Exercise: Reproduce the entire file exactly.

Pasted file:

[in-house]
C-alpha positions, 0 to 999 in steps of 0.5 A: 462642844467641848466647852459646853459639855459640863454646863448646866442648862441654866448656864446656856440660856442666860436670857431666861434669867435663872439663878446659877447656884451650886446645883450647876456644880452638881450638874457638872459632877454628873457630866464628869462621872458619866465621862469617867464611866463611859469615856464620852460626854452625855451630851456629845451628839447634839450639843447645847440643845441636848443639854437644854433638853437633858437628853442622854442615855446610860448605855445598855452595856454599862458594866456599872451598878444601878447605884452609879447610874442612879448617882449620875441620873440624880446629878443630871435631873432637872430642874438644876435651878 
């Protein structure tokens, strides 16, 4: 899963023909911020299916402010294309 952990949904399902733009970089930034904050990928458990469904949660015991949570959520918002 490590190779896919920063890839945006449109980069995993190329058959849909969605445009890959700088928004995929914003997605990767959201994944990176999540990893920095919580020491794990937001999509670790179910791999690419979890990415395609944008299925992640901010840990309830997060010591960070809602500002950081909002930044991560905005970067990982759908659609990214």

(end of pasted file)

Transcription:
[in-house]
C-alpha positions, 0 to 999 in steps of 0.5 A: 462642844467641848466647852459646853459639855459640863454646863448646866442648862441654866448656864446656856440660856442666860436670857431666861434669867435663872439663878446659877447656884451650886446645883450647876456644880452638881450638874457638872459632877454628873457630866464628869462621872458619866465621862469617867464611866463611859469615856464620852460626854452625855451630851456629845451628839447634839450639843447645847440643845441636848443639854437644854433638853437633858437628853442622854442615855446610860448605855445598855452595856454599862458594866456599872451598878444601878447605884452609879447610874442612879448617882449620875441620873440624880446629878443630871435631873432637872430642874438644876435651878 
């Protein structure tokens, strides 16, 4: 899963023909911020299916402010294309 952990949904399902733009970089930034904050990928458990469904949660015991949570959520918002 490590190779896919920063890839945006449109980069995993190329058959849909969605445009890959700088928004995929914003997605990767959201994944990176999540990893920095919580020491794990937001999509670790179910791999690419979890990415395609944008299925992640901010840990309830997060010591960070809602500002950081909002930044991560905005970067990982759908659609990214």